Obama is not a brand. Just ask Desiree Rogers, the former White House social secretary who made the mistake last spring of equating the president of the United States with the tagline for the soft drink Snapple when she told WSJ magazine, "We have the best brand on earth: the Obama brand.” Now, she’s looking for work.
Similarly, health-care reform is not a product. Just ask the dozens of corporations, industry coalitions, and political organizations on both sides of the issue who have thrown tens of millions of dollars into TV ads, and who will start it all over again today, with fresh campaigns to sell or un-sell the unbranded non-product that is health-care reform.
The Brand Obama that I want to see moving forward is the one too busy fixing things to stop to talk to the likes of me.
But for the sake of argument, let’s pretend that presidents do continue to be a brands even after elections, and that their policies are the products upon which their equity is built and that in the case of health-care reform, the real selling has only just begun.
In advertising parlance, the product (health-care reform) is pretty much the same, but now the brief (how to sell it) has significantly changed. Sunday, Obama was selling something to consumers who had a choice. Today, he is selling the justification of a product that, like it or not, will be a part of every American’s life. And he’s selling it to a demographic filled with a Toyota-esque anger and cynicism and a deepening sense that neither side is telling anything near the truth.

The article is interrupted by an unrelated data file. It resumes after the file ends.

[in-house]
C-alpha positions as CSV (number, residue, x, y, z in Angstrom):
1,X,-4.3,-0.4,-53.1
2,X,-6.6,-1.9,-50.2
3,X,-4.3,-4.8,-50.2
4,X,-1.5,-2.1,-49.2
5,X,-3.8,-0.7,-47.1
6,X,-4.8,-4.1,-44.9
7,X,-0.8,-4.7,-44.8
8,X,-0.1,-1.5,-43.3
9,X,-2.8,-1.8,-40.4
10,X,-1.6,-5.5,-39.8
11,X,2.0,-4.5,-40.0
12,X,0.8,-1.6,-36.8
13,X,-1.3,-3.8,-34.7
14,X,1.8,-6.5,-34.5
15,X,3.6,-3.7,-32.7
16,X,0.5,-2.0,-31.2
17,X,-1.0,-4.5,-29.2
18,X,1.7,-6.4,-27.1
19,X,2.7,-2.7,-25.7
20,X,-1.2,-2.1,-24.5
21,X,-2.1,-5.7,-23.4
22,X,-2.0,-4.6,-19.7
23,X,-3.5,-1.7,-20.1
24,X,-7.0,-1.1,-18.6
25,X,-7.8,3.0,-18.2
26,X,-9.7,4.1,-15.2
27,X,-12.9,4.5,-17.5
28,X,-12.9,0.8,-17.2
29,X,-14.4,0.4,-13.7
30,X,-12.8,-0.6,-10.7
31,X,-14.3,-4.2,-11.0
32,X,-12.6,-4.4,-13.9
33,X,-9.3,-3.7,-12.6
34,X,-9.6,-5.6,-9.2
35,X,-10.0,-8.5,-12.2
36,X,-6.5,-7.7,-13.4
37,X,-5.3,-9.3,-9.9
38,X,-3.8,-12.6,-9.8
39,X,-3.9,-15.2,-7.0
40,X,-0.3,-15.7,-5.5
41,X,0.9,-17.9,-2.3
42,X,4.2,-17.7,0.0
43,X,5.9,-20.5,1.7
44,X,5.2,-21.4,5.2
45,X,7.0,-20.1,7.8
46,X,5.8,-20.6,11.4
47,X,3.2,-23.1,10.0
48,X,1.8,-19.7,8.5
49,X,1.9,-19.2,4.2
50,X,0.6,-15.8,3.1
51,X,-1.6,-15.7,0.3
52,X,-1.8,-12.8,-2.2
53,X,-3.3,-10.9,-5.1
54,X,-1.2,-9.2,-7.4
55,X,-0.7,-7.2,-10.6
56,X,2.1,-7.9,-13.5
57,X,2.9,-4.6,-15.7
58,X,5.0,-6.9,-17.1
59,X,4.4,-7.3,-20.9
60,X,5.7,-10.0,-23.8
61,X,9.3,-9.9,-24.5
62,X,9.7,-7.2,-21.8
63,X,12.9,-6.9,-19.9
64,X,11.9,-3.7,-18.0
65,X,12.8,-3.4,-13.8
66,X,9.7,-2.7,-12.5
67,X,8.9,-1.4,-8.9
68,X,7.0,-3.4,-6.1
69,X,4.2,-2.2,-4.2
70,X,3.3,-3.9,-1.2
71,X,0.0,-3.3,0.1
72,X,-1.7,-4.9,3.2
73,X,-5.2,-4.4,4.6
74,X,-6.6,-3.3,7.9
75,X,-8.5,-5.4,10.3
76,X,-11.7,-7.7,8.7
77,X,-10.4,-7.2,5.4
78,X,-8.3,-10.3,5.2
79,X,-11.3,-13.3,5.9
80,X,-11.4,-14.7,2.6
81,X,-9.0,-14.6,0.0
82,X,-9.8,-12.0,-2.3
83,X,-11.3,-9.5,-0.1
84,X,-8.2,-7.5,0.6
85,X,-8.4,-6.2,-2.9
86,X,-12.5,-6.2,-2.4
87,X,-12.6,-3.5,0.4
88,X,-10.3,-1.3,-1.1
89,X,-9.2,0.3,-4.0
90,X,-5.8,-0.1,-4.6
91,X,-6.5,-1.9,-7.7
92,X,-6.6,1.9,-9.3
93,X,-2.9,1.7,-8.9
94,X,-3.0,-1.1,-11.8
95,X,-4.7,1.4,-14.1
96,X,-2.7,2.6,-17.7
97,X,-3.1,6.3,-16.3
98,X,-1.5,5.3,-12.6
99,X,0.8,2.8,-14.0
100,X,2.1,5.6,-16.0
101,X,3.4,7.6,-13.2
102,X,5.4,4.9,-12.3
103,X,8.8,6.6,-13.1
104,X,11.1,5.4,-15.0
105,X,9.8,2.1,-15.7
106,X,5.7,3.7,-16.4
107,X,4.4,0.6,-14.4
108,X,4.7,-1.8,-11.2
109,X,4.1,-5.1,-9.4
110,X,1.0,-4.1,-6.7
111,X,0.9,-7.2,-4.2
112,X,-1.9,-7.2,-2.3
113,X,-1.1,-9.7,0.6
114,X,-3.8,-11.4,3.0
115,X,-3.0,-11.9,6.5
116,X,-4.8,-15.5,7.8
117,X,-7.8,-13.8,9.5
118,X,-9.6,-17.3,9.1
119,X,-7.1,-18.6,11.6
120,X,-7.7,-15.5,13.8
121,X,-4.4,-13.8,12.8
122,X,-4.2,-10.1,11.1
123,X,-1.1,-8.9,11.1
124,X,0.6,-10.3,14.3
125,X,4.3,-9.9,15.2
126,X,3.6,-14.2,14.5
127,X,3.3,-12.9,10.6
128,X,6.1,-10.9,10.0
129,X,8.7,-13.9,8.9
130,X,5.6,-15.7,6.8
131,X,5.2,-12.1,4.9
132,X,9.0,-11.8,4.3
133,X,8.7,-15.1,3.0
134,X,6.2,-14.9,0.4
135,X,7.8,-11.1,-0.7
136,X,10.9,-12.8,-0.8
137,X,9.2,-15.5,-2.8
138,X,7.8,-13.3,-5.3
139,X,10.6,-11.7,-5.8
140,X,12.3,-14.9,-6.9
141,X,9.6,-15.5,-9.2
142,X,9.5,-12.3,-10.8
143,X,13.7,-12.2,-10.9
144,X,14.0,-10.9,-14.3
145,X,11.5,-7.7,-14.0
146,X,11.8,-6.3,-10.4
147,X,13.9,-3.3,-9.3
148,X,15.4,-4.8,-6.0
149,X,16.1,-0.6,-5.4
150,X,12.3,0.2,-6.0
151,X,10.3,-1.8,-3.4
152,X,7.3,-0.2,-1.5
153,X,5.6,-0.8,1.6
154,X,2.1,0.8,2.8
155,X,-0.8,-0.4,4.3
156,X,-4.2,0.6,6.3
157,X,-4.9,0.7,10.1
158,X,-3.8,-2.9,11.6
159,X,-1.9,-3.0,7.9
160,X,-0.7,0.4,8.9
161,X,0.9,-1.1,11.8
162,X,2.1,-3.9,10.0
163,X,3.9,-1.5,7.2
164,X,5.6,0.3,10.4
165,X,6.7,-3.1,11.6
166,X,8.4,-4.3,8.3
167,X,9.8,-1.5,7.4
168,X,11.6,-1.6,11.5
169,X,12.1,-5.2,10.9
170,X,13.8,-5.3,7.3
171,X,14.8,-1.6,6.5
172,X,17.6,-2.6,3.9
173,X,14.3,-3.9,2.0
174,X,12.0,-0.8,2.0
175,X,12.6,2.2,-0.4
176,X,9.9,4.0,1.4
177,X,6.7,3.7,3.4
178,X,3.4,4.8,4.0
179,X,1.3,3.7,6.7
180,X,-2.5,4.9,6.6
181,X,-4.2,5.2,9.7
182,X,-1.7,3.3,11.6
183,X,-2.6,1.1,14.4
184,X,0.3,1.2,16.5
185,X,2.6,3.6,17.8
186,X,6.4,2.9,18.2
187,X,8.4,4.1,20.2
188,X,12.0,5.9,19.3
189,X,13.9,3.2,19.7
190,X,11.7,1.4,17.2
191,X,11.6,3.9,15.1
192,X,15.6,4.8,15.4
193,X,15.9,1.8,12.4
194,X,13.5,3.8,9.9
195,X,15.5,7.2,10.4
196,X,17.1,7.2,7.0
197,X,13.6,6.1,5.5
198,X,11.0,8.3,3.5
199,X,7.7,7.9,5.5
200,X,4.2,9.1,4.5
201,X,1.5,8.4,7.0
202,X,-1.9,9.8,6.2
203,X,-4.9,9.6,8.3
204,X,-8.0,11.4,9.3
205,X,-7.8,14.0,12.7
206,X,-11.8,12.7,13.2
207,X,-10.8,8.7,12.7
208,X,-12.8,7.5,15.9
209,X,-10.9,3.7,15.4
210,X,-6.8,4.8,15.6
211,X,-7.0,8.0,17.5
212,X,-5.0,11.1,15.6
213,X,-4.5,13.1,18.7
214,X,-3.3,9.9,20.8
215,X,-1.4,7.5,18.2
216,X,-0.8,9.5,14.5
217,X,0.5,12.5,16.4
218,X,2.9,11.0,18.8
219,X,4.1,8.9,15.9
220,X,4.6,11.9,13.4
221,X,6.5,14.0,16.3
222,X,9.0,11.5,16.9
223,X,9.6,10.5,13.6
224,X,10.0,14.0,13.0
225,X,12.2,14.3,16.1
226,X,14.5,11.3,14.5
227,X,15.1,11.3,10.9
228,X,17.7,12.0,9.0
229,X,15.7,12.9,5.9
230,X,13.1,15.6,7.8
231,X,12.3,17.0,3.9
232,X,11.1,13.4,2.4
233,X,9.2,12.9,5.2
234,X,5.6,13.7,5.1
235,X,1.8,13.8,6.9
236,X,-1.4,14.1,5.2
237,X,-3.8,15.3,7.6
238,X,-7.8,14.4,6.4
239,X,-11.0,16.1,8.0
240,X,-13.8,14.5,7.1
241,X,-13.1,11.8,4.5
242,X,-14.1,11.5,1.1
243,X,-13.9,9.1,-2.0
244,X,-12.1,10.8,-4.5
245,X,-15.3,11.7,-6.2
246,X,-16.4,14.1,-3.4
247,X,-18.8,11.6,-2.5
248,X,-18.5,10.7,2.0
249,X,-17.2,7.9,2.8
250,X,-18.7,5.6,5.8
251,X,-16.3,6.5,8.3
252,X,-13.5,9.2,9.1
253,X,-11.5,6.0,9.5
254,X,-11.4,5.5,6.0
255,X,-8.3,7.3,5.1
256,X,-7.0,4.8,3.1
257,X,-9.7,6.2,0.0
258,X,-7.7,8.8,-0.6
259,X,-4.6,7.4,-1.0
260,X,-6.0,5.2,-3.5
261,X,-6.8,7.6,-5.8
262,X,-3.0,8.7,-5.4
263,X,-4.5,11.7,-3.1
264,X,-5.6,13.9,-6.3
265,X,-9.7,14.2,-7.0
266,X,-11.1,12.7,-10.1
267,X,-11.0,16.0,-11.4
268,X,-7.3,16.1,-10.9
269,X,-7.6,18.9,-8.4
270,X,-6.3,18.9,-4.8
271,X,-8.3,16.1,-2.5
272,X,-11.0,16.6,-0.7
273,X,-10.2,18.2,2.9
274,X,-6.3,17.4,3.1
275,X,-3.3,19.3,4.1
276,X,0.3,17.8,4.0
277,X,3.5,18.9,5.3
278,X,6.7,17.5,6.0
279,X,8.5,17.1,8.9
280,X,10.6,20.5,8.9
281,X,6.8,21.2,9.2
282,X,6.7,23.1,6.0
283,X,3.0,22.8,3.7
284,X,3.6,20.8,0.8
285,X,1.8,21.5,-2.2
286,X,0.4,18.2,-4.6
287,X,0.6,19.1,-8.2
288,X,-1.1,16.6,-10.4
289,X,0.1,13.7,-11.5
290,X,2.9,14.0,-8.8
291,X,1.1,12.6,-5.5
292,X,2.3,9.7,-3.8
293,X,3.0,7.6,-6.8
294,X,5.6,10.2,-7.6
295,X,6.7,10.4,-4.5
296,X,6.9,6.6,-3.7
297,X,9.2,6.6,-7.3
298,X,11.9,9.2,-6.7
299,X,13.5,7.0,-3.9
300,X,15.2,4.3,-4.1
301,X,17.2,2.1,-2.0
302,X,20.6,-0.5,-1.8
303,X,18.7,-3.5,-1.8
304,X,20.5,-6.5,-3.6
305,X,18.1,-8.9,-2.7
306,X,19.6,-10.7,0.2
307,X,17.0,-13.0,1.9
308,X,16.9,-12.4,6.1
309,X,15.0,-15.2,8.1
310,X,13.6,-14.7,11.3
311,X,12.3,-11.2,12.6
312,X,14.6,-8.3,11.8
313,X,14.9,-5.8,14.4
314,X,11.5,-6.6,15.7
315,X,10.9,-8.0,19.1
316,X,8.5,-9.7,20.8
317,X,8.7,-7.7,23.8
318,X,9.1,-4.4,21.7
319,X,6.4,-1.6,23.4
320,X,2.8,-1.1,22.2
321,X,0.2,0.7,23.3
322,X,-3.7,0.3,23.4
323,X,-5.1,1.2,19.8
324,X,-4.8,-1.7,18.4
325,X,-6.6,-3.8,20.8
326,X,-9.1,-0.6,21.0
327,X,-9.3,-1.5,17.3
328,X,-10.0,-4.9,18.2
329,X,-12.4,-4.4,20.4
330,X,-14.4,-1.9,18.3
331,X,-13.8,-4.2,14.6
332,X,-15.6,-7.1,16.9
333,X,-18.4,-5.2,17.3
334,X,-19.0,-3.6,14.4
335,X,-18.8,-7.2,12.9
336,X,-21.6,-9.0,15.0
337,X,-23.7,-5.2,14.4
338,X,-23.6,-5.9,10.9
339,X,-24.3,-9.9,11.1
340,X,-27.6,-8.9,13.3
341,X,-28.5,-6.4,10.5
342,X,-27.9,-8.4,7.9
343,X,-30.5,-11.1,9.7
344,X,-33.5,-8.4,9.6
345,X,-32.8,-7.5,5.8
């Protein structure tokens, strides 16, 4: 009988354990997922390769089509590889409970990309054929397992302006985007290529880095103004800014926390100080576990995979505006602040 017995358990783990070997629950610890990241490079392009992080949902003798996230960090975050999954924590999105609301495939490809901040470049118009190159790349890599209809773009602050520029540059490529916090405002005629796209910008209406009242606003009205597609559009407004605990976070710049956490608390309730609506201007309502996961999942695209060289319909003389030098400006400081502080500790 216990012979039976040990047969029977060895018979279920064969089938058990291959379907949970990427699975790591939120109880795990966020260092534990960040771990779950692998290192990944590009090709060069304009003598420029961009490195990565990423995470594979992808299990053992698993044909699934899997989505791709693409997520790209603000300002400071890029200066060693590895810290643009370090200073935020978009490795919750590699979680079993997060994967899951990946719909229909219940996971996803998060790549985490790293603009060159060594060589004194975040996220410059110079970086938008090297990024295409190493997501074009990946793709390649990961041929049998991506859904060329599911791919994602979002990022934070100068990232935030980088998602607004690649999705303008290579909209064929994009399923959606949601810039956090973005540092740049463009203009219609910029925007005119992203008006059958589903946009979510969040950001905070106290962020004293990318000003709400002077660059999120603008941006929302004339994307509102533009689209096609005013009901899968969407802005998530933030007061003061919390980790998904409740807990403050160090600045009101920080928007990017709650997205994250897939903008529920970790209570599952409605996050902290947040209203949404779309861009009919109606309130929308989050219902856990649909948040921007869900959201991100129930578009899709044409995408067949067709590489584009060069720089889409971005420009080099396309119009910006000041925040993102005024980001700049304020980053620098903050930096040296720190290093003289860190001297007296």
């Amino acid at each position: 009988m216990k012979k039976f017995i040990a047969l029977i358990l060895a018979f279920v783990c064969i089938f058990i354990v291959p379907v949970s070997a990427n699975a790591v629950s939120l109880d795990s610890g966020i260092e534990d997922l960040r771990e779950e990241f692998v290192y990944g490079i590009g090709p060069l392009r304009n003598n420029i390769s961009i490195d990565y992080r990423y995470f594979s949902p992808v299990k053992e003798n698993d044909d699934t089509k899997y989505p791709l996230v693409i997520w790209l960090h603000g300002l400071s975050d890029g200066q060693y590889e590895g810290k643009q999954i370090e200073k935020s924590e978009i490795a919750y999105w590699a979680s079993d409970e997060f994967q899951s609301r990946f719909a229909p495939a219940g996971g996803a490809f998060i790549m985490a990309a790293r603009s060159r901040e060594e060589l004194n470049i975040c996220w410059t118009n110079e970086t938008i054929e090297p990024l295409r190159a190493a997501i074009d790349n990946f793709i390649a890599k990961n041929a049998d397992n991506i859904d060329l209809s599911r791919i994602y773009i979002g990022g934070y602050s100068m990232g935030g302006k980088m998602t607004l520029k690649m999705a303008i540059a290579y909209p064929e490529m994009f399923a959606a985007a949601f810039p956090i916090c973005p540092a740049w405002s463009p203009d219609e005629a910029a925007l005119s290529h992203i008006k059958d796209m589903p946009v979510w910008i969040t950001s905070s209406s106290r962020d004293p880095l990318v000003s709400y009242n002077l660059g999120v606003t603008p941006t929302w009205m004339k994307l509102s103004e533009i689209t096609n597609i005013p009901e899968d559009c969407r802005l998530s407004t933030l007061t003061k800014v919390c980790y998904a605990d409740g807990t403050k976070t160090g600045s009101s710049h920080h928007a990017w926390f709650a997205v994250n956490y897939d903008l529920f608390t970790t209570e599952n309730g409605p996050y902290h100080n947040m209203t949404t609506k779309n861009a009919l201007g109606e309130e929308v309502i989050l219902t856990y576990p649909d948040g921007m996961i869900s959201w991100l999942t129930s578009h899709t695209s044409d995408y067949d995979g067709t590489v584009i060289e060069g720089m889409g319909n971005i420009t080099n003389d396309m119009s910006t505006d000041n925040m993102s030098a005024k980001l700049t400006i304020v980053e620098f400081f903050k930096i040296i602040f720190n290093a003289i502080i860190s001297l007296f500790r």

In a product brief, the first question often posed by an agency to its client is, Why are you advertising? The most recent and frequent answer to this hypothetical question from Messrs. Plouffe and Axelrod seems to be along the lines of “To demystify and clearly explain the legislation, especially for the enraged half of the population that wants nothing to do with it.” It’s a valid enough intent, but one has to wonder how they can have more success, post-legislation, enlightening a jaded, cynical audience about an issue it can no longer influence. Early reports mention the likelihood of a talking points campaign that will attempt to break down in 30-second spots that which could not be sufficiently explained by either side for more than a year. Good luck with that.
Indeed, at 2,700 pages, with an additional 153 pages of last-minute changes, this is a product that seems to defy advertising and, if anything, seems designed to confuse. Instead, for a public that basically wants to know, How will this effect me?, what’s needed isn’t so much an ad but some kind of James Cameron-invented, alternate-reality avatar module that will immerse consumers onto the planet Healthora, where every one of us will play the role of Jake Sully and our health care future will finally, magically, make sense, down to the last penny on our monthly premium.